Saturday, December 15, 2018

There’s new evidence giving cash to the poor is more transformative than we thought

The sole difference between the 'MAN' and a slave has always been a handful of cash.  Claiming otherwise is utter rubbish whatever racist meme you buy into.

Let me show you ECONOMICS 101.  This is not taught at the best schools.  Approximately one fifth of society is not sufficiently monetized.  They are called poor.  Yet the per capita income is less than that of the next fifth and up.  Paying direct attention just to that fifth to ensure monetization and internal success will flush cash up into the top four fifths.

My central point is that making sure that the so called poor are doing fine will cause the rest to do just dandy.

Now simply handing over cash is not that efficient but considering that intelligent decision making is generally impossible at the level of so called government  it may be the only way in most countries.

Everyone now becomes the MAN and invests in himself which rapidly expands the economy. 

There’s new evidence giving cash to the poor is more transformative than we thought

By Abdi Latif DahirNovember 22, 2018

When it comes to poverty alleviation in the developing world, cash transfer schemes have been at the center of a difficult debate. For years, donor agencies and governments were urged to integrate the poor into their economies by providing them with a basic amount of cash. Yet those programs have been dogged by controversies, with critics arguing they encourage dependency, negatively impact labor, and pit community members against each other.

Using evidence collected in eight countries in sub-Saharan Africa over a decade, a new paper dispels some of these common misperceptions about unconditional cash transfers in Africa. The research was conducted through the Transfer Project, a multi-partner initiative that includes the UN agencies for children and food, national governments besides national and international researchers. Unconditional cash transfers, or UCT, are different from universal basic income in that they are time-bound and are given to poor households who make spending decisions consistent with their needs.

And even though the transfer size to families in respective countries differed, the results showed cash injections generally empowered beneficiaries to invest, seek their own entrepreneurial initiatives, and didn’t lead to price distortion or inflation at a local market level.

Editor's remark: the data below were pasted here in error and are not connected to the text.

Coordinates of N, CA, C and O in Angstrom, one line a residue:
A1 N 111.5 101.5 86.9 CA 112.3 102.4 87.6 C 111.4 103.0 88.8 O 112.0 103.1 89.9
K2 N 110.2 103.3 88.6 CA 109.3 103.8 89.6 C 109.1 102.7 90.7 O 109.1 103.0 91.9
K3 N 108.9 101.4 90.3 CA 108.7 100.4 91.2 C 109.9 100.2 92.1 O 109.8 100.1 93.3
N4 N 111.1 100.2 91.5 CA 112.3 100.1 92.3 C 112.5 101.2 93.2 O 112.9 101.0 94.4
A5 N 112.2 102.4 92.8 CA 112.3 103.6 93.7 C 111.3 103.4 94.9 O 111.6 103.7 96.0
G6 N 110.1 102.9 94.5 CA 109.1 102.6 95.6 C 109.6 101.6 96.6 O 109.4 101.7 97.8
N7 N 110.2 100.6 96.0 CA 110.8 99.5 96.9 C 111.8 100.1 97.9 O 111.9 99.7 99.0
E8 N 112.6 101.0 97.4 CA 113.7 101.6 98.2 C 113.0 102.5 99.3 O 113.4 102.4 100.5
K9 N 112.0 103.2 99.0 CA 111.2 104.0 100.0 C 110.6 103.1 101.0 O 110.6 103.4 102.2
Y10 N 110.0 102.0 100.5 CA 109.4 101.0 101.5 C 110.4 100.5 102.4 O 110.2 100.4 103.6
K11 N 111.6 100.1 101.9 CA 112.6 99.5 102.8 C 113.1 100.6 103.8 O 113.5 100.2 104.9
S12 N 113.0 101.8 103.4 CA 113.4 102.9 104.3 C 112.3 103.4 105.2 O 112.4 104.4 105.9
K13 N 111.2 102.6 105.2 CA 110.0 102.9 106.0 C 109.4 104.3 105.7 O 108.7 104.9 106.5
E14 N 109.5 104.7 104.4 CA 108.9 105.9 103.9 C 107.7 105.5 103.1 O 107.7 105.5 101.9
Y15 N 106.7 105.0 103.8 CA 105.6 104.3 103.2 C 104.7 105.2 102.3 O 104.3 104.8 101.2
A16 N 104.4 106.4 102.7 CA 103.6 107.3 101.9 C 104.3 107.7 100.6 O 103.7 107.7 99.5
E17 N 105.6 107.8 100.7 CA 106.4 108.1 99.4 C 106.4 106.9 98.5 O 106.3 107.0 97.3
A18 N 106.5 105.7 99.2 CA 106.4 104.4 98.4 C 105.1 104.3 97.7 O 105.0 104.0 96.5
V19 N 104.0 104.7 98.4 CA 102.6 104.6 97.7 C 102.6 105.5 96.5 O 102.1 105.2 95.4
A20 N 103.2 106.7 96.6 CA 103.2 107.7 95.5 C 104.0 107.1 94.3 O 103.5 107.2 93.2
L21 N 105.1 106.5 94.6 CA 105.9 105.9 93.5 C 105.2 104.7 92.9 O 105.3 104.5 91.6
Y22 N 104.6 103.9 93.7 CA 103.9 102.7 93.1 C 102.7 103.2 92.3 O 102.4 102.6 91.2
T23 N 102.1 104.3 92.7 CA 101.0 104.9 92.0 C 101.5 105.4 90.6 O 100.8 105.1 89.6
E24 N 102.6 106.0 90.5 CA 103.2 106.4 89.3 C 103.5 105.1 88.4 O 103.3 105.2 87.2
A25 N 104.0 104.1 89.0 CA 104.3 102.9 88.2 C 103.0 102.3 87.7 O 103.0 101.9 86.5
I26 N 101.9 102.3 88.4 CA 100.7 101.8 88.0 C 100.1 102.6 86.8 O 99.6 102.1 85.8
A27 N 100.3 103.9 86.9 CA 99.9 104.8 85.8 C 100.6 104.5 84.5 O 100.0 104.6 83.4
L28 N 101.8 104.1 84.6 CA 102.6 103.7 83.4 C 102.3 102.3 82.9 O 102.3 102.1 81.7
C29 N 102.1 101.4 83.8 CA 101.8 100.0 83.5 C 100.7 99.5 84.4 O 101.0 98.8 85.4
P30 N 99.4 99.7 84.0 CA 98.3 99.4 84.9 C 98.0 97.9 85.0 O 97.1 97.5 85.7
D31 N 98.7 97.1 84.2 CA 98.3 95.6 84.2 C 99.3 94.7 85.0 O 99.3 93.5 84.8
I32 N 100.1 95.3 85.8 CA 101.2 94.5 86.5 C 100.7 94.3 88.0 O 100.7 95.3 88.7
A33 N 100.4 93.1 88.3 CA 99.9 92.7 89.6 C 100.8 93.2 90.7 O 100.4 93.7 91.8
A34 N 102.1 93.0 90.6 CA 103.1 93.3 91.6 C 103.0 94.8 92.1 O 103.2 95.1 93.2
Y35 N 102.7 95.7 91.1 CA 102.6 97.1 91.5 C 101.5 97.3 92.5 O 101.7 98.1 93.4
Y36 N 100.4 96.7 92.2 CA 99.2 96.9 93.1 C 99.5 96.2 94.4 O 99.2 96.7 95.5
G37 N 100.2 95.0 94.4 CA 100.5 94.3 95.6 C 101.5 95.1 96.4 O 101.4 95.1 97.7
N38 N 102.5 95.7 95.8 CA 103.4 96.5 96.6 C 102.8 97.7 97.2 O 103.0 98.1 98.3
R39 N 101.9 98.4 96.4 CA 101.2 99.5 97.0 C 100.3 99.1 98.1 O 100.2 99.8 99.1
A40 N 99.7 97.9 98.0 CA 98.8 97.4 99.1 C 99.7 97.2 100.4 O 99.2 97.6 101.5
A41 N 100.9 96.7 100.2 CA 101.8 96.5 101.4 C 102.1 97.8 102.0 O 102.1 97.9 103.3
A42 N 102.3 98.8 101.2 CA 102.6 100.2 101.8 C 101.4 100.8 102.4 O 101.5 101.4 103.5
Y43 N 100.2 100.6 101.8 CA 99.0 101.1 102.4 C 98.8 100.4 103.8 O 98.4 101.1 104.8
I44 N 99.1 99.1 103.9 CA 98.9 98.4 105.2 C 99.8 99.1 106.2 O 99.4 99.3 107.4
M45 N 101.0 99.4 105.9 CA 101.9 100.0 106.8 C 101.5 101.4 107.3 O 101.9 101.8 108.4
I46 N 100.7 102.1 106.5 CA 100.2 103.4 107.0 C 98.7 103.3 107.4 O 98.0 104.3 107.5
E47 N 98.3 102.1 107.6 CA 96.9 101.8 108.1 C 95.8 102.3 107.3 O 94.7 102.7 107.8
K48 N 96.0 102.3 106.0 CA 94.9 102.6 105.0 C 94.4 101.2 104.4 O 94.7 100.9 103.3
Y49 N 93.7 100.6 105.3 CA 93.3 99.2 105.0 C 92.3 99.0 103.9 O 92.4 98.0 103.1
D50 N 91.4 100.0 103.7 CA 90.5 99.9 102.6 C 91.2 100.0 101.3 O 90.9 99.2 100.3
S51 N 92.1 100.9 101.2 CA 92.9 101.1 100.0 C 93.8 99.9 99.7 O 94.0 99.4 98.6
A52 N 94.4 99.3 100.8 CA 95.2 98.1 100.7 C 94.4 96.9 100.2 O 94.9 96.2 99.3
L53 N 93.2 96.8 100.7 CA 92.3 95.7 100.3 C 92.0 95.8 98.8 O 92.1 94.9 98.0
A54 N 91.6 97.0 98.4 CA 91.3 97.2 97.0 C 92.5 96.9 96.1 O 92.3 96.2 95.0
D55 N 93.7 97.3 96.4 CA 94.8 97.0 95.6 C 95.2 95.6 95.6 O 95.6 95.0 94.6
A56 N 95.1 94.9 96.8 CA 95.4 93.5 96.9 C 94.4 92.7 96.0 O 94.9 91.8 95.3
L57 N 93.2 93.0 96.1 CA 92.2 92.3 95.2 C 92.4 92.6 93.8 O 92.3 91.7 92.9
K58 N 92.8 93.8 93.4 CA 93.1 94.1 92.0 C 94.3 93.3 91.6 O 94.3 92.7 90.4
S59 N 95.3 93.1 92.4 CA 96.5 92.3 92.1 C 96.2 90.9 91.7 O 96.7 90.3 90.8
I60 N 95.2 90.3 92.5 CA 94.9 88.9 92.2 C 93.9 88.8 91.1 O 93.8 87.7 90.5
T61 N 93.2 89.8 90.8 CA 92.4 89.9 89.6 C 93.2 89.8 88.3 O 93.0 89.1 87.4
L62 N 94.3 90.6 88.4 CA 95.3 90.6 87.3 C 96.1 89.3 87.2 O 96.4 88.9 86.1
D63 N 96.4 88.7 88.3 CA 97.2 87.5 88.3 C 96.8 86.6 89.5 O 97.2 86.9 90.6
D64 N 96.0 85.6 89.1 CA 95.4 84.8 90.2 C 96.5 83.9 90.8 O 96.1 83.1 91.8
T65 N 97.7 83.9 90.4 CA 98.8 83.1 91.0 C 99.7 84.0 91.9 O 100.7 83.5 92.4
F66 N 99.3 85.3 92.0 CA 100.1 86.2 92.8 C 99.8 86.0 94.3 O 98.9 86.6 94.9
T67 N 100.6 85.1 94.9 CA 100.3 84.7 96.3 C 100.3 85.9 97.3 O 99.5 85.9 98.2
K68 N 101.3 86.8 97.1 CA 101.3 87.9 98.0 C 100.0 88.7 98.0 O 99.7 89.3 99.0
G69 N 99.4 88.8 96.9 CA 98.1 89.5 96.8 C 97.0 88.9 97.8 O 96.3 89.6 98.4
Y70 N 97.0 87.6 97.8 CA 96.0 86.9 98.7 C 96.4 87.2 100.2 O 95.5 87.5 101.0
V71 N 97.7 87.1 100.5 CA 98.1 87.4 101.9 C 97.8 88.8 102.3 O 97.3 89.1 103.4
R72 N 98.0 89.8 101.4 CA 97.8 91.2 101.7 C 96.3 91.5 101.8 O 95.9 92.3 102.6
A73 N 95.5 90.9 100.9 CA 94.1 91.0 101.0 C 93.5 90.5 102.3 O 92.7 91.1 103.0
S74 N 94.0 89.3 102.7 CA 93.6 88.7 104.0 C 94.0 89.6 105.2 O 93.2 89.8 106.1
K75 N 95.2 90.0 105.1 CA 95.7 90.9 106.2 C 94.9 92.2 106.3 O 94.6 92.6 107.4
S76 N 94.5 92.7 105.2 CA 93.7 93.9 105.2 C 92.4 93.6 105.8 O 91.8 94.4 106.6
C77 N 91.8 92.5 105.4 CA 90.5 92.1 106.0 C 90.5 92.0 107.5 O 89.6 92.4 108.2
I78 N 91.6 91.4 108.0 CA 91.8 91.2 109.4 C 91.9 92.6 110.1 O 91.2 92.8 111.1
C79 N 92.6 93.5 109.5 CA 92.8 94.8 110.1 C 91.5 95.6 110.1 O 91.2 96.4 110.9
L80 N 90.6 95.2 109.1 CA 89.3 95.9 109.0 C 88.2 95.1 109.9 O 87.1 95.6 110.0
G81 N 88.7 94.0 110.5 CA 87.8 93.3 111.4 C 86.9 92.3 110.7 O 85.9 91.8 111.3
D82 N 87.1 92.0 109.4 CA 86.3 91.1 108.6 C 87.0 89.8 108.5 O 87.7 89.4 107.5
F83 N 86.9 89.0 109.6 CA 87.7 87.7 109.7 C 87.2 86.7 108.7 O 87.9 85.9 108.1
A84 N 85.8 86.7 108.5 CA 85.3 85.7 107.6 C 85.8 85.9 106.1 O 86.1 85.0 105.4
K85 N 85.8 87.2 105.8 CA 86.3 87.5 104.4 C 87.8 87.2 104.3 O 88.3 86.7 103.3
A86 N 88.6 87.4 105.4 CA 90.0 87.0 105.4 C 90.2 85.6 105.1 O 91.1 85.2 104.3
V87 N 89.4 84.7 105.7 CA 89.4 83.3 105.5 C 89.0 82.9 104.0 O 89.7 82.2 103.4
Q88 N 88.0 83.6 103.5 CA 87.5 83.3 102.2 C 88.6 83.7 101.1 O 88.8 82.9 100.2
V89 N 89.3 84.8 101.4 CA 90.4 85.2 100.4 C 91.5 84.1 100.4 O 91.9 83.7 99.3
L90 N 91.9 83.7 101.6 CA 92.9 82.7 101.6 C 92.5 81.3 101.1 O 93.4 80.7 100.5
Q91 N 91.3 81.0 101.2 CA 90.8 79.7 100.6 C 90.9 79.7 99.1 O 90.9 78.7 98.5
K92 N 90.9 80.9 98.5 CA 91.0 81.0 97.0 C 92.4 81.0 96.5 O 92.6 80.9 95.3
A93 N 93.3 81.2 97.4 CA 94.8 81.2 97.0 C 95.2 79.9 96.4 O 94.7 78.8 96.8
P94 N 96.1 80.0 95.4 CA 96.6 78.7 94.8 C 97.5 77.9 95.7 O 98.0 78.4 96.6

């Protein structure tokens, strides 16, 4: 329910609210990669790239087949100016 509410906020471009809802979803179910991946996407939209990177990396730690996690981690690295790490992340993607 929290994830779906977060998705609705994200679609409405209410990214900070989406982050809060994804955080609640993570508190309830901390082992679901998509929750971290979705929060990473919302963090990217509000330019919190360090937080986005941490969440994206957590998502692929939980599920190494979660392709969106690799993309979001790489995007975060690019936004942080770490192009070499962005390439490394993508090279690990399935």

One argument against direct cash payments is that recipients spend it on alcohol or cigarettes instead of meaningful ways that would earn them more income. Yet the study’s authors found that having access to cash didn’t induce higher spending on what they called “temptation goods or non-essential luxury items.” Instead, families made a range of investments that included buying their own livestock and agricultural assets including hardware like axes and hoes besides fertilizer.

This shift in income also meant more productive households, with families in countries including Zambia, Zimbabwe, Ethiopia, and Lesotho, gaining more independence to boost their own farm and business activities. Households just didn’t use the cash for immediate subsistence needs too but also for investment in human capital. In six of the eight countries—except for Zimbabwe and Ethiopia—secondary school enrolment jumped between 6.5% and almost 16%. Fertility rates among households also decreased, allaying the fear families would have more children just to increase benefits or maintain eligibility in the program.

Across Africa, many governments are rolling out cash transfer programs not just to alleviate poverty but also help boost business and fiscal growth. The YouWin program in Nigeria, for instance, awards cash to young entrepreneurs in a bid to generate jobs. In Malawi, cash transfers are supporting young women’s ability to find financial independence and lead healthier lives. But while cash transfers shouldn’t replace governments’ long-term plans to improve governance and help citizens lead a better life, the study’s authors say that doesn’t mean they shouldn’t consider UCT an option.

These perceptions, they argued “are actually “myths”, and insofar as they continue to be cited in policy debates, limit the range of feasible tools governments can consider to reduce poverty and support inclusive growth.”

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